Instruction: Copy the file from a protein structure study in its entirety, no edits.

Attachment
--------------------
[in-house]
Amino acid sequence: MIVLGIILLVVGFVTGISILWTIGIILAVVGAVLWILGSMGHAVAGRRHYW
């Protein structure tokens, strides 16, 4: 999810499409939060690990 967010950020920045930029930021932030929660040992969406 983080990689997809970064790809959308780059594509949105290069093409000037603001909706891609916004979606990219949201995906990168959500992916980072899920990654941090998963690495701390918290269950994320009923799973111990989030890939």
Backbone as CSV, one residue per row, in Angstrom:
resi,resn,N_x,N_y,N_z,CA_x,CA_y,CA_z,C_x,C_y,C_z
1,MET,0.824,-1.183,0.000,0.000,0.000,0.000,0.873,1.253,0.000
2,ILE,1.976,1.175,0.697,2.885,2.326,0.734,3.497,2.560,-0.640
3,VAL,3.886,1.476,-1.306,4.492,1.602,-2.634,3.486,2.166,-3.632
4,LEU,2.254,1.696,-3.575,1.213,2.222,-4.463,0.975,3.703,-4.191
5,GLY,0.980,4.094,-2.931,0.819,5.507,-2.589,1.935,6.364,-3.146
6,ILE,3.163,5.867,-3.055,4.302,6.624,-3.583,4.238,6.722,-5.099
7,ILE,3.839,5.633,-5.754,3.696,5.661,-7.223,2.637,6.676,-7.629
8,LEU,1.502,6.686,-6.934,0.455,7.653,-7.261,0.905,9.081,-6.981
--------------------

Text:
[in-house]
Amino acid sequence: MIVLGIILLVVGFVTGISILWTIGIILAVVGAVLWILGSMGHAVAGRRHYW
């Protein structure tokens, strides 16, 4: 999810499409939060690990 967010950020920045930029930021932030929660040992969406 983080990689997809970064790809959308780059594509949105290069093409000037603001909706891609916004979606990219949201995906990168959500992916980072899920990654941090998963690495701390918290269950994320009923799973111990989030890939």
Backbone as CSV, one residue per row, in Angstrom:
resi,resn,N_x,N_y,N_z,CA_x,CA_y,CA_z,C_x,C_y,C_z
1,MET,0.824,-1.183,0.000,0.000,0.000,0.000,0.873,1.253,0.000
2,ILE,1.976,1.175,0.697,2.885,2.326,0.734,3.497,2.560,-0.640
3,VAL,3.886,1.476,-1.306,4.492,1.602,-2.634,3.486,2.166,-3.632
4,LEU,2.254,1.696,-3.575,1.213,2.222,-4.463,0.975,3.703,-4.191
5,GLY,0.980,4.094,-2.931,0.819,5.507,-2.589,1.935,6.364,-3.146
6,ILE,3.163,5.867,-3.055,4.302,6.624,-3.583,4.238,6.722,-5.099
7,ILE,3.839,5.633,-5.754,3.696,5.661,-7.223,2.637,6.676,-7.629
8,LEU,1.502,6.686,-6.934,0.455,7.653,-7.261,0.905,9.081,-6.981